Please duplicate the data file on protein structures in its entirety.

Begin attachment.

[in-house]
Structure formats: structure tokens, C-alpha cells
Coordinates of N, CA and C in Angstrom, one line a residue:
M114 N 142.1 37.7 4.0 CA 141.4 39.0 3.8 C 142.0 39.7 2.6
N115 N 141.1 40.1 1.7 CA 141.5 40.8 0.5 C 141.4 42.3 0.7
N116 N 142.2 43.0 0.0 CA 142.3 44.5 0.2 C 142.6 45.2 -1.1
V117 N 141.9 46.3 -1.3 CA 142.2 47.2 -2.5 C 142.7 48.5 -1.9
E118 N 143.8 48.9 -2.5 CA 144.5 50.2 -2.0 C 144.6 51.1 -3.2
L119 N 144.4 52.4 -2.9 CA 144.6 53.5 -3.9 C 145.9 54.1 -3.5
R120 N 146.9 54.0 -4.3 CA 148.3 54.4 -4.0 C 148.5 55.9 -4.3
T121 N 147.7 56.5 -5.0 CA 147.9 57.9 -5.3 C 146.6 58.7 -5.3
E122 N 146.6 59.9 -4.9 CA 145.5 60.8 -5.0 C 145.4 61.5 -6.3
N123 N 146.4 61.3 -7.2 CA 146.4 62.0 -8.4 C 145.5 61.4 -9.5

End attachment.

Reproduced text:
[in-house]
Structure formats: structure tokens, C-alpha cells
Coordinates of N, CA and C in Angstrom, one line a residue:
M114 N 142.1 37.7 4.0 CA 141.4 39.0 3.8 C 142.0 39.7 2.6
N115 N 141.1 40.1 1.7 CA 141.5 40.8 0.5 C 141.4 42.3 0.7
N116 N 142.2 43.0 0.0 CA 142.3 44.5 0.2 C 142.6 45.2 -1.1
V117 N 141.9 46.3 -1.3 CA 142.2 47.2 -2.5 C 142.7 48.5 -1.9
E118 N 143.8 48.9 -2.5 CA 144.5 50.2 -2.0 C 144.6 51.1 -3.2
L119 N 144.4 52.4 -2.9 CA 144.6 53.5 -3.9 C 145.9 54.1 -3.5
R120 N 146.9 54.0 -4.3 CA 148.3 54.4 -4.0 C 148.5 55.9 -4.3
T121 N 147.7 56.5 -5.0 CA 147.9 57.9 -5.3 C 146.6 58.7 -5.3
E122 N 146.6 59.9 -4.9 CA 145.5 60.8 -5.0 C 145.4 61.5 -6.3
N123 N 146.4 61.3 -7.2 CA 146.4 62.0 -8.4 C 145.5 61.4 -9.5